Significant Rainfall Blankets Most of
High Plains Region
Friday, July 19, 2013 By Mary Jane Buerkle
Rarely does July bring about the kind of precipitation that fell across the High Plains earlier this week, but in a year that so far has shaped up to be anything but typical, it was a pleasant surprise.
A slow-moving system spun over much of Texas, Oklahoma and eastern New Mexico, dumping more than six inches of rain in some portions of the PCG service area between Sunday and Thursday. Most of the region received at least an inch over the course of the week, according to the West Texas Mesonet.
The rain could not have been more timely for many producers trying to maintain their cotton crop, as it gave those with irrigated acreage the opportunity to give their systems a rest and perked up what dryland acreage remains. No severe weather was reported, and the precipitation fell slowly.
"It's like night and day," Monti Vandiver, Texas A&M AgriLife Extension Agent in Integrated Pest Management for Bailey and Parmer counties, said about the impact of this rain event at the July 19 PCG Advisory Group meeting. "It's certainly not enough to finish (the crop) – we will need another rain event in three weeks or so to finish it off right – but we all feel a lot better."
PCG believes that based on crop reports from growers, gin managers, and other experts, about 60 to 65 percent of the 3.7 million estimated planted acres are still in the game for 2013 at this point. A significant amount of dryland acreage failed because of dry conditions at the beginning of the growing season, and severe weather has destroyed cotton acreage in multiple counties across the region. However, the crop overall certainly is expected to improve after this week.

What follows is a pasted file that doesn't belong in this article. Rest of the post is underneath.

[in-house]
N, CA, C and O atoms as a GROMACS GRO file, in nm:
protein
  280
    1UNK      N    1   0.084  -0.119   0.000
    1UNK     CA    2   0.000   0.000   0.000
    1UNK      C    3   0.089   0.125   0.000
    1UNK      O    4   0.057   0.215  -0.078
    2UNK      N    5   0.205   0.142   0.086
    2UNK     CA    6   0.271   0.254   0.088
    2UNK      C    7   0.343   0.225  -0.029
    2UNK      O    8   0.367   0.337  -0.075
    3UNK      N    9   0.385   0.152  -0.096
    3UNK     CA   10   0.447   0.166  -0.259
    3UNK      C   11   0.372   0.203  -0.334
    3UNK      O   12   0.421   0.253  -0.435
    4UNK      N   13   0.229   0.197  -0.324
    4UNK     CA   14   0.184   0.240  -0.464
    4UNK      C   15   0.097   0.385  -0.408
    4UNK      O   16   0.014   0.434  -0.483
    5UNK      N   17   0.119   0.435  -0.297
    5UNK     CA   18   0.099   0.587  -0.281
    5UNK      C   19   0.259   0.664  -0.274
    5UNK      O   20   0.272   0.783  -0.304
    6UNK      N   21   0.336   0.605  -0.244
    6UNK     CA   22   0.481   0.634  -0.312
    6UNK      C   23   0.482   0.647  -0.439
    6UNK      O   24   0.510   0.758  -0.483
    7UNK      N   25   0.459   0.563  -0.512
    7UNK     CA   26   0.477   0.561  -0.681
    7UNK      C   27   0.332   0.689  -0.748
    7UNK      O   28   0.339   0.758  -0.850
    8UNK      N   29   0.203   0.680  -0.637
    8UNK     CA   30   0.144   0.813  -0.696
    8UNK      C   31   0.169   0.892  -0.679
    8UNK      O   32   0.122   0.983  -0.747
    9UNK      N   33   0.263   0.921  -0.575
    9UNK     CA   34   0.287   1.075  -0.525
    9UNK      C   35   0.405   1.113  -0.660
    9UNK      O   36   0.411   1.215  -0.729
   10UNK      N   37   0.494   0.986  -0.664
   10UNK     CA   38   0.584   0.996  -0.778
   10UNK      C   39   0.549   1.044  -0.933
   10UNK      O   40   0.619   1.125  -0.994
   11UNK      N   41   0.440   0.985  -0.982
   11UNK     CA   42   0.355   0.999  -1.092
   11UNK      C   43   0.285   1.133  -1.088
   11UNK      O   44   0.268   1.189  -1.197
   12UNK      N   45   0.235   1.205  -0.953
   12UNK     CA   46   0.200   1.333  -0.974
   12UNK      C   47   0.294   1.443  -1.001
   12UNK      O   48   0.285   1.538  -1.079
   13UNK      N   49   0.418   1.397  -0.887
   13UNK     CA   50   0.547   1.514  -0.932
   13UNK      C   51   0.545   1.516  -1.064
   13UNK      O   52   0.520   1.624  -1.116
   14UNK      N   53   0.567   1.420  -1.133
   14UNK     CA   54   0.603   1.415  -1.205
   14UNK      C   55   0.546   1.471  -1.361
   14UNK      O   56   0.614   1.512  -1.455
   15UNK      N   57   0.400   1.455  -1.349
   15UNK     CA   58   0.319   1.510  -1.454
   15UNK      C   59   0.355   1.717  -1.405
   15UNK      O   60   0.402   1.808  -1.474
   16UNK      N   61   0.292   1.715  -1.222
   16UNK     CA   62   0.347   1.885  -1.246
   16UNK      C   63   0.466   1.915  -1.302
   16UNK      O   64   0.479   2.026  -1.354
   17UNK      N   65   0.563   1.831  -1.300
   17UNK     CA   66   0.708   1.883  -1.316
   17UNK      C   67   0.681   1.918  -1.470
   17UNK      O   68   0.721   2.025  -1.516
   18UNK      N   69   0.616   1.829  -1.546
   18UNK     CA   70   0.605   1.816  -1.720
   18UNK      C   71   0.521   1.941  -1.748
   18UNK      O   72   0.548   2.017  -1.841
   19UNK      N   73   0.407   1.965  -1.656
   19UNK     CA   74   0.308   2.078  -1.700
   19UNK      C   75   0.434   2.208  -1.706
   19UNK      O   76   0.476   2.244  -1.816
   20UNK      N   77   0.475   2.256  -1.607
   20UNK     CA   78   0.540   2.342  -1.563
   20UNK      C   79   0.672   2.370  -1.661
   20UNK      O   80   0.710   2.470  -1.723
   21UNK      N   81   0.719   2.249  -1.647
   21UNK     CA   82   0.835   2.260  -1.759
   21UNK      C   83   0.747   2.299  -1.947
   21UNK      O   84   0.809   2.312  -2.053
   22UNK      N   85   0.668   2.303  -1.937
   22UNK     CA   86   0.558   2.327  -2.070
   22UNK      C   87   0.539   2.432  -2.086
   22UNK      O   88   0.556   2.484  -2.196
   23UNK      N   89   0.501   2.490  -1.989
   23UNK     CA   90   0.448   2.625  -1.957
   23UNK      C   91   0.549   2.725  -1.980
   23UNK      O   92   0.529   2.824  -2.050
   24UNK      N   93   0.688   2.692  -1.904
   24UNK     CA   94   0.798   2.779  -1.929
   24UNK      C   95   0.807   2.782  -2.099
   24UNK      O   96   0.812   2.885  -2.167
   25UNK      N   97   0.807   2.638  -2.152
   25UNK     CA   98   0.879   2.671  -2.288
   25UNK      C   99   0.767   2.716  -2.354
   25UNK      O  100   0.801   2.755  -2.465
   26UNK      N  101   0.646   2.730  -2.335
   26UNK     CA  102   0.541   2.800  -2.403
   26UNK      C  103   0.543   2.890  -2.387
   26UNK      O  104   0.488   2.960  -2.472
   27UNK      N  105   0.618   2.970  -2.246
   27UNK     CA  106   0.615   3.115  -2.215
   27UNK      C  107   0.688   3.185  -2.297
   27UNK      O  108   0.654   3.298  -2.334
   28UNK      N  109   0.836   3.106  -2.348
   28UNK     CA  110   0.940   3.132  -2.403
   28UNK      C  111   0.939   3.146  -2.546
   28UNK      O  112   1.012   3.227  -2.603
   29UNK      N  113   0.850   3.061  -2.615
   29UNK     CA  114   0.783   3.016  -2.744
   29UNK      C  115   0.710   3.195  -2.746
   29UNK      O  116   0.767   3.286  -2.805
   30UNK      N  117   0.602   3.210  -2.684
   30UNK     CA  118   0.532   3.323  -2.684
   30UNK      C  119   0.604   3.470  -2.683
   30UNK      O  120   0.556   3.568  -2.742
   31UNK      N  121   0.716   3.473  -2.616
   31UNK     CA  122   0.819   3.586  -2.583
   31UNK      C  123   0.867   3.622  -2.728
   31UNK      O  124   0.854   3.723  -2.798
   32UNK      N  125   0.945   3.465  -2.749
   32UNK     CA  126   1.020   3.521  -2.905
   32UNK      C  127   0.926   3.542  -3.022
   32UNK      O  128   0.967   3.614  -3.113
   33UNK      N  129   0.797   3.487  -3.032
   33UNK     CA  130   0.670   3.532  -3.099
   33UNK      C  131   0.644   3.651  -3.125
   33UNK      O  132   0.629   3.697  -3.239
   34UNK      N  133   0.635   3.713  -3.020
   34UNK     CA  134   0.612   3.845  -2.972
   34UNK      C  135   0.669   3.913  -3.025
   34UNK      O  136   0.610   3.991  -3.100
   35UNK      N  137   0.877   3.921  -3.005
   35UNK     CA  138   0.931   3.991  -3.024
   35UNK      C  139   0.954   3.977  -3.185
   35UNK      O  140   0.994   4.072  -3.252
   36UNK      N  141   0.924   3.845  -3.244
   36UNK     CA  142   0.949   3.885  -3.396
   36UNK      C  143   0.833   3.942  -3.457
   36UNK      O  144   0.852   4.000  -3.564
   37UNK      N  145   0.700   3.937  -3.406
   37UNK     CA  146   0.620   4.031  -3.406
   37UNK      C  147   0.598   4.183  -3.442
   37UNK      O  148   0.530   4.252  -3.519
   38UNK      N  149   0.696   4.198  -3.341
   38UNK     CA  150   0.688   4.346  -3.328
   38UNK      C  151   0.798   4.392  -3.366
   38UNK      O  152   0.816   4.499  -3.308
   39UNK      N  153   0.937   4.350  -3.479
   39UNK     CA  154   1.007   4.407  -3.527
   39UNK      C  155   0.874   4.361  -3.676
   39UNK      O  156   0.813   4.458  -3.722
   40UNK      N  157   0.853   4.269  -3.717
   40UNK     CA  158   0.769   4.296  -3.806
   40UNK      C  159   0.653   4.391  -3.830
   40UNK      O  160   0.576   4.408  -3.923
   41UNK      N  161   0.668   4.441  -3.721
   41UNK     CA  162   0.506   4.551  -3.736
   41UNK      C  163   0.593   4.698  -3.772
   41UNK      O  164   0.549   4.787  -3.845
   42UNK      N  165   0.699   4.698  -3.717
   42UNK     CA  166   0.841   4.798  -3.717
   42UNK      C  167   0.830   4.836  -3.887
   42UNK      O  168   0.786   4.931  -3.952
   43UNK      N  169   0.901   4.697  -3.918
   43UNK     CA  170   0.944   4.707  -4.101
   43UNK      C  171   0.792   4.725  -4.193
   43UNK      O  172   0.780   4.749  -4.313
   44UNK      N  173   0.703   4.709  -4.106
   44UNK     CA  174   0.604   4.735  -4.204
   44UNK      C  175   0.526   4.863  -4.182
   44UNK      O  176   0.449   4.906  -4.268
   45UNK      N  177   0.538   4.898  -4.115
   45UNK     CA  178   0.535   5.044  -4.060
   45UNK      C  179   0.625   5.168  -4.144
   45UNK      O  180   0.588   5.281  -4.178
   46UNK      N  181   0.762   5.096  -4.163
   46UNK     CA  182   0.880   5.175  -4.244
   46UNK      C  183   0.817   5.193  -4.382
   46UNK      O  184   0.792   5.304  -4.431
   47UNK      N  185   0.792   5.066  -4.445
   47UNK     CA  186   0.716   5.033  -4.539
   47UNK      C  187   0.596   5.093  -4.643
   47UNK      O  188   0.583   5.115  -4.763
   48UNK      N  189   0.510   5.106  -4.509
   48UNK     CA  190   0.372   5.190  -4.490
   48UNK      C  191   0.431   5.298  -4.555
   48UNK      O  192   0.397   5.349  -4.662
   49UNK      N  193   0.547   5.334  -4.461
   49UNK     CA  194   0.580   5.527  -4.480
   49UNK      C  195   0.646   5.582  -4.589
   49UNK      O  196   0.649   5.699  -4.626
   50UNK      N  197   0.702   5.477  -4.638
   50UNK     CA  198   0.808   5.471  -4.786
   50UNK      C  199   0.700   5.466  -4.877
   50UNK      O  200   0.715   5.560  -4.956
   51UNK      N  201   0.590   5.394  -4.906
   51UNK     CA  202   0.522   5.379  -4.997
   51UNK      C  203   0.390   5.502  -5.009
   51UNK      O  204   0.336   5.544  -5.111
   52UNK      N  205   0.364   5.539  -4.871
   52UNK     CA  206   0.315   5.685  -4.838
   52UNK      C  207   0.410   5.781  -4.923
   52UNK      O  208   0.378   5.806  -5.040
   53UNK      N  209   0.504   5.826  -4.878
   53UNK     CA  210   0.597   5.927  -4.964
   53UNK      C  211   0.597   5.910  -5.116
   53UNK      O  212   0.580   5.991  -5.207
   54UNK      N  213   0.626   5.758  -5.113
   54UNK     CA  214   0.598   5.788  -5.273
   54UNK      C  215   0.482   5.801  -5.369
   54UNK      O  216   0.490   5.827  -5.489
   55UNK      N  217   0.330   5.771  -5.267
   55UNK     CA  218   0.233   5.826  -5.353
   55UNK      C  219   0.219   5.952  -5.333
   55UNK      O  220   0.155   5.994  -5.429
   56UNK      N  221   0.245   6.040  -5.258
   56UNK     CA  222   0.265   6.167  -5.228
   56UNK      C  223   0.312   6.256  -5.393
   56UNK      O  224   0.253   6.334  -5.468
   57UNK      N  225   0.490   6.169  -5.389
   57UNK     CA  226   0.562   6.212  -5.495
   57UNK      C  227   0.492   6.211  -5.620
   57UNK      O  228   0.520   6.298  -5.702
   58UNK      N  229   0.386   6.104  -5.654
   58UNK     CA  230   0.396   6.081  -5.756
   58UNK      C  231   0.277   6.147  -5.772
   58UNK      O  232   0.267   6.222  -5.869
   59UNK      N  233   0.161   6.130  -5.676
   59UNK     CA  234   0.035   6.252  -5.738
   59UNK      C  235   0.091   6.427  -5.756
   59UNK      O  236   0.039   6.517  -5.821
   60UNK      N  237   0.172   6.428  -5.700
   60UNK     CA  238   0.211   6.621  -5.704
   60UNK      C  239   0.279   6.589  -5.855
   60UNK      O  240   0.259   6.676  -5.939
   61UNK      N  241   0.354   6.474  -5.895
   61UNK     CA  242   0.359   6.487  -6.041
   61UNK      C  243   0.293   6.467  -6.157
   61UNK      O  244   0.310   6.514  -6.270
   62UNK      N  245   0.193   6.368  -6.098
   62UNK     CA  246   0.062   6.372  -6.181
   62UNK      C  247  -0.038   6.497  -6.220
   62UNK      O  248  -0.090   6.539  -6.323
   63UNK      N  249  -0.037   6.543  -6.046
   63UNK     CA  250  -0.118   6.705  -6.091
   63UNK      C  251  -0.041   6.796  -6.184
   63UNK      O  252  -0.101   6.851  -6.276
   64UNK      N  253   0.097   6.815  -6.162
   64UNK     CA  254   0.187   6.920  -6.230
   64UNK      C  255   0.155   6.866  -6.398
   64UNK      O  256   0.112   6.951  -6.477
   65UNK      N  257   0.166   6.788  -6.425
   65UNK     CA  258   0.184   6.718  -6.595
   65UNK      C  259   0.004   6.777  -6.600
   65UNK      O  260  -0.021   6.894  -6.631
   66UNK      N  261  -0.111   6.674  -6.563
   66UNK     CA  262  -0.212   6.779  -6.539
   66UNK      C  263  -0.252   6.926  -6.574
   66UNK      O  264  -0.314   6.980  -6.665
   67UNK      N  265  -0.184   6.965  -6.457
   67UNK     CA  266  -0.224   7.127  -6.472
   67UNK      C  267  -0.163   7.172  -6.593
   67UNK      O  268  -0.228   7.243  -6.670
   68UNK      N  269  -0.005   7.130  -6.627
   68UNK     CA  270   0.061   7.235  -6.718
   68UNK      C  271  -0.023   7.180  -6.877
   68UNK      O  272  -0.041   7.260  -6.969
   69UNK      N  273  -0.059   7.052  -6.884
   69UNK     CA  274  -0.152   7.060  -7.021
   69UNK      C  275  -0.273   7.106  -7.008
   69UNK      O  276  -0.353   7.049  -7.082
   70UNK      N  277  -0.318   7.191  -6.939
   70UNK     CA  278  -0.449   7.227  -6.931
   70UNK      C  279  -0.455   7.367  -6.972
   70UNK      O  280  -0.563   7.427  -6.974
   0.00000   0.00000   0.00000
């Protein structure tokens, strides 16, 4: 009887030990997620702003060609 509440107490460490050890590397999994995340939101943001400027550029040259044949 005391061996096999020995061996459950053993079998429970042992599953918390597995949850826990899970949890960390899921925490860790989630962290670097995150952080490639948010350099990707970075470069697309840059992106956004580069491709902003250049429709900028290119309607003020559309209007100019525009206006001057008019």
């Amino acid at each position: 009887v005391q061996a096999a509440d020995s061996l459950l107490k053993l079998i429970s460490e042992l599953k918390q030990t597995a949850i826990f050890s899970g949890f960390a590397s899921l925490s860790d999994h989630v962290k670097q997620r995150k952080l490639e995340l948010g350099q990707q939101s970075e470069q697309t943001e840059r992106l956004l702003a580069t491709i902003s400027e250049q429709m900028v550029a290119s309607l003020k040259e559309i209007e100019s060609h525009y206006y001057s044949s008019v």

The cooler temperatures that accompanied the rain event are not expected to have much of a negative effect on crop development. Temperatures warmed into the upper 80s by Friday and are expected to climb back into the 90s by next week.
Markets did not seem to react too much to the weather event, with December futures still hovering around the 85-cent mark.
Washington also was relatively quiet this week with regard to continued farm bill talks, although House and Senate Ag Committee leaders did meet to discuss beginning the conference process.
Tuesday, July 16, 2013 From the National Cotton Council
Thirteen cotton producers from Kansas, Oklahoma and Texas will observe cotton and other agricultural operations in California's San Joaquin Valley the week of July 22 as part of the National Cotton Council's 2013 Producer Information Exchange (P.I.E.) Program.
Sponsored by Bayer CropScience through a grant to The Cotton Foundation, the P.I.E. program is in its 25th year of helping its U.S. producer participants improve yields and fiber quality. The program aims to help cotton producers boost their overall operation's efficiency by: 1) gaining new perspectives in such fundamental practices as land preparation, planting, fertilization, pest control, irrigation and harvesting and 2) observing the unique ways in which their innovative peers are using current technology.
Upon completion of this year's four tours, the P.I.E. program will have exposed more than 1,050 U.S. cotton producers to innovative production practices in regions different than their own.
The participating cotton producers are Kansas – Jason Dunn, Santata; Oklahoma – Carson Vinyard, Altus; and Texas – Micah Evans, Roby; Austin Harwell, Robstown; Jake Kalina, Miles; Wade Klepac, Sinton; Donald Kirksey, Lorenzo; Richard Lange, Norton; Bill Luckett, Matador; Ryan Mimms, Ransom Canyon; Kevin Mitchell, New Home; Brandon Rodgers, Littlefield; and Dusty Swanberg, Harlingen.